Galleries 6 The Sutetaro years: popular icons, Chichibu Avantist,
Korean Art Prints

  • Earthman of Change 1993

    Art critic HARIU Ichiro used the term “popular icons” for the ABE Sadas, sea turtles, seal impressions, fetuses, H2O Earthmen, unknown fishermen, and other indigenous motifs that Awazu employed as motifs. Numerous such “popular icons”—valued by Awazu for their open and non-hierarchical character—will be displayed on one gallery wall. “Awazu Kiyoshi’s spirit still lives today,” says Awazu Ken. As evidence, he will select for this gallery contemporary works by the Chichibu Avantist, which uniquely embodies the Awazu spirit. Also featured—works from the Minjung (People’s) Art Prints collection of YANG Mingi, displayed under the supervision of Korean art and culture scholar FURUKAWA Mika with Yang Mingi’s daughter, YANG Soel, Higashi-kujo Madang Committee Chairman.

  • SASAKUBO Shin Chichibu Girl 2018


    CHICHIBU AVANTIST is an art movement and collective in Saitama’s Chichibu led by SASAKUBO Shin, who, influenced by his experiences in Peru, is investigating Chichibu’s folklore, cultural anthropology, history, traditions, folk songs, regional character, and village environment. On this basis, he is rediscovering Chichibu’s fundamental avant-garde character and magical and mythical traditions. Sasakubo takes regional research aimed at rediscovery of identity as his number one field, with activities of embodying that research in artworks as his number two field. In recent years, he is creating art with a focus on Chichibu’s sacred Mt.Buko, a limestone mountain continually mined and destroyed to produce cement. Sasakubo Shin, composer of the “Sutetaro Suite,” frequently performs as a guitarist and engages in writing and publishing.

  • HONG Seong-Ung Inori (“Prayer”) 1987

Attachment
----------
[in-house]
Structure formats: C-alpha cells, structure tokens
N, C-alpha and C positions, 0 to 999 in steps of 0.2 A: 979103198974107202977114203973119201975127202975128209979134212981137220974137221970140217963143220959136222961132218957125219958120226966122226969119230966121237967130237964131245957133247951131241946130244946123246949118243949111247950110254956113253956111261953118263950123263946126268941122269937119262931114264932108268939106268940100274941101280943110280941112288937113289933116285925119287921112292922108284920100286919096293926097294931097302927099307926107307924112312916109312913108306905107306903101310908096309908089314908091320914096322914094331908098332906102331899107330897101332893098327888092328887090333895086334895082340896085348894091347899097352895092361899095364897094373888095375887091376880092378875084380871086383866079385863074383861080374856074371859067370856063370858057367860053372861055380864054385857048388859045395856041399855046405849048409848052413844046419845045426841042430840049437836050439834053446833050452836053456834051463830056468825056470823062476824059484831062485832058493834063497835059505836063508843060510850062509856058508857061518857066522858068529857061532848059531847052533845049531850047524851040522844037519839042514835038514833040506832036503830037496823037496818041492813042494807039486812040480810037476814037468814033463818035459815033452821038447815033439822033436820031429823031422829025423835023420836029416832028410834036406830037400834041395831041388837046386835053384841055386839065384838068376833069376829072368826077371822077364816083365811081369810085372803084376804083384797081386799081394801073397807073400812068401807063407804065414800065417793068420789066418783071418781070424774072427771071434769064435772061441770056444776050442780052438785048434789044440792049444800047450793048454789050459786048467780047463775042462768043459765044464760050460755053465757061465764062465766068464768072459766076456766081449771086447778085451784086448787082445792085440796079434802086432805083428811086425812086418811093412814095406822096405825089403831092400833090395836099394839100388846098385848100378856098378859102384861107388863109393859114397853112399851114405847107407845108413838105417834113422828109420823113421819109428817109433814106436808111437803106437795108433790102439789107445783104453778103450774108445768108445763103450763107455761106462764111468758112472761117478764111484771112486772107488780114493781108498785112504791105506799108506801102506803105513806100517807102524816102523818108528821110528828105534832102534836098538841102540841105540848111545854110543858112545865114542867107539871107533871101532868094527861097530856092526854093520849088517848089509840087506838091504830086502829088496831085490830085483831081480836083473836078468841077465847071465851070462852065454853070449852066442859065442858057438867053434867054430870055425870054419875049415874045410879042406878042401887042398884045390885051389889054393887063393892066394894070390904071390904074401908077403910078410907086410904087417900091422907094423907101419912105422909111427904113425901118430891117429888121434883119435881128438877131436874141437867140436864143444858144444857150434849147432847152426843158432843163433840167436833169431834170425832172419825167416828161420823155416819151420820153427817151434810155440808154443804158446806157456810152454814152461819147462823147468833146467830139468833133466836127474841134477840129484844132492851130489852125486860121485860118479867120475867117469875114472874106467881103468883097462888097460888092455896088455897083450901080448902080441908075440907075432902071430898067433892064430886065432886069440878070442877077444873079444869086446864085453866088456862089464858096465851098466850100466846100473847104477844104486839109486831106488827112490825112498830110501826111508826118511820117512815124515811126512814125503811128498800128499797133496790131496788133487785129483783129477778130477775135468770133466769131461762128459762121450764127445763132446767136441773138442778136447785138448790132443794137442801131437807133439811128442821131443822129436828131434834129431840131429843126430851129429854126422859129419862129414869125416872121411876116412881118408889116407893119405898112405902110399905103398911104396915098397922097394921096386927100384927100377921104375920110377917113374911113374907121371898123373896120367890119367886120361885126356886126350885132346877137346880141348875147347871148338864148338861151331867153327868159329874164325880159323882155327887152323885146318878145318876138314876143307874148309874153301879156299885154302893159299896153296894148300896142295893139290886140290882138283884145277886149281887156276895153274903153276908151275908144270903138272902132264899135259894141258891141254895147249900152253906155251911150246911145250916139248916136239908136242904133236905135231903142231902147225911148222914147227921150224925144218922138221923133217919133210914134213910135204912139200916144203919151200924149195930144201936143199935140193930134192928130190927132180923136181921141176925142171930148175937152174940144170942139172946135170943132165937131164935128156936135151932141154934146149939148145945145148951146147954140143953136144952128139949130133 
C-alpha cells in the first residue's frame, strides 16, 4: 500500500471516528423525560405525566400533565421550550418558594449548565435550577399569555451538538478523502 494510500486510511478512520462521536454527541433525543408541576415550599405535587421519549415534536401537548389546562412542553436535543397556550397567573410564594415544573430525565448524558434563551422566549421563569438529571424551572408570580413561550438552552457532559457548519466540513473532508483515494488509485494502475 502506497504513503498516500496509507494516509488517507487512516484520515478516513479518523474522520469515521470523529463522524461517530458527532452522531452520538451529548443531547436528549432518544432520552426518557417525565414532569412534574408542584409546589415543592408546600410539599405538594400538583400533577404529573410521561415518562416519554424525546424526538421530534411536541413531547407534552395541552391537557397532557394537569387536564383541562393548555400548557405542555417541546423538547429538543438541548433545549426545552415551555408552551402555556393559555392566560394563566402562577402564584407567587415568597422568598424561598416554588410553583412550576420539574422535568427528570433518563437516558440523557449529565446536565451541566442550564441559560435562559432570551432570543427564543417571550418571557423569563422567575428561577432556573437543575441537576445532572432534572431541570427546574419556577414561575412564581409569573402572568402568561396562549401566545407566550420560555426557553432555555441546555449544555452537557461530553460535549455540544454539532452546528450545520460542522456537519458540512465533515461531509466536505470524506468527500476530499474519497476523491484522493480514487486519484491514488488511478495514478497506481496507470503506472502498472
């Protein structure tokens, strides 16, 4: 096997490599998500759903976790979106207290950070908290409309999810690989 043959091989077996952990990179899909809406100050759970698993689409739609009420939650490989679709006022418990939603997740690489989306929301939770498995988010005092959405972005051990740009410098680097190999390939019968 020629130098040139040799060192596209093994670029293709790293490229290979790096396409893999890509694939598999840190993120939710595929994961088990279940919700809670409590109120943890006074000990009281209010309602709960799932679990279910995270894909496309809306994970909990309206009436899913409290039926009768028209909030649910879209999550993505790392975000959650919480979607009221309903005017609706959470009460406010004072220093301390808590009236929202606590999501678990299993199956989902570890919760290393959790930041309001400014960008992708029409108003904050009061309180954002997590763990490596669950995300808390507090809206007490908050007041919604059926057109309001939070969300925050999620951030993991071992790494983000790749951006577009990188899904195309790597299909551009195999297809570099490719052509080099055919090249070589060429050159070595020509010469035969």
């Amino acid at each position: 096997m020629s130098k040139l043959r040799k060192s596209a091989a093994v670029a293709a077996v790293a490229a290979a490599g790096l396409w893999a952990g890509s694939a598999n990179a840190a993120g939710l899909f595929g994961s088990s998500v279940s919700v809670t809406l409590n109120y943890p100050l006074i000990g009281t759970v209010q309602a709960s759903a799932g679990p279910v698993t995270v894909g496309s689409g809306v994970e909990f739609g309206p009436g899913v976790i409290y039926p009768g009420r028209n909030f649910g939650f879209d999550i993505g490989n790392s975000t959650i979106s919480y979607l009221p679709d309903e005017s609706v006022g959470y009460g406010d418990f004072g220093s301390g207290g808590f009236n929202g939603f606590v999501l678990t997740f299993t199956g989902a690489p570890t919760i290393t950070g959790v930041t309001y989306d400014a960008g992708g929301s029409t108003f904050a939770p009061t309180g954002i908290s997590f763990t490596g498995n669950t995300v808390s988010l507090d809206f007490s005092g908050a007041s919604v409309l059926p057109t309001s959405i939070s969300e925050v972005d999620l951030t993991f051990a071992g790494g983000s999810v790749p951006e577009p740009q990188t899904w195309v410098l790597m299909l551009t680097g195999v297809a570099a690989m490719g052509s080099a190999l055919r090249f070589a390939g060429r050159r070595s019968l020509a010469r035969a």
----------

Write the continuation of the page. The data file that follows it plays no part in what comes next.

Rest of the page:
Minjung (People’s) Arts Prints

    The Minjung Art Prints(art printings of the people) were created by artists who engaged in “the Minjung (peoples) Art Movement” in response to the South Korean Democracy Movement that took place between the late 1970s and 1980s. The woodcut prints were people’ s “weapon of resistance” for the nation’s political reform, and had functioned as a medium for exploring cultural roots. These prints eventually travelled across the ocean to be appreciated in Japan. An individual who was largely involved in this was Yang Mingi (1934-2013), a second-generation Korean activist living in Japan. Yang, who introduced “Madang” (participatory political street theater, which was a part of Korea’ s cultural movement) to Japan, had obtained the prints in the process of implementing cultural movements in Osaka, Tokyo, and Kyoto among others as a means of expressing his support for the democratization of neighboring South Korea that was undergoing severe oppression.
    In addition to both old and new works by HONG Seon Wang (1952-) who had traveled back and forth between South Korea and Japan as he engaged in the production of woodcut, exhibited on this occasion are the works of OH Yoon (1946-1986) that depicted typical everyday scenes of people, KIM Bong-jun (1954-) who engraved agricultural and industrial landscapes, HONG Sung dam (1955-) known for conveying scenes of the Gwangju Uprising, and JUNG jung Yeob (1962-) who led the feminist movement in Korean art. These are vibrant reflections of the times, and can be considered as traces of the means by which Koreans and second generation Koreans living in Japan like Yang Mingi had attempted “generate their own culture.” Such works also resonate with Awazu Kiyoshi’s spirit, as an individual who had turned his awareness towards the third world, removed the boundaries between various fields of art, and engaged in confronting society. Furthermore, the activities of generating their own culture have been passed down to the next generation, in the form of “Higashi Kujo Madang” in Kyoto led by figures such as Yang Seol, and while sympathizing with Awazu Kiyoshi’s creative practice, continues to evolve and develop today.


Organized by:

21st Century Museum of Contemporary Art, Kanazawa (Kanazawa Art Promotion and Development Foundation)

Supported by:


In Cooperation with:

Tsuyama City / TOPPAN PRINTING CO., LTD., Printing Museum, Tokyo / Pictorico

Supervision about Minjung Art prints:

Planning supervision: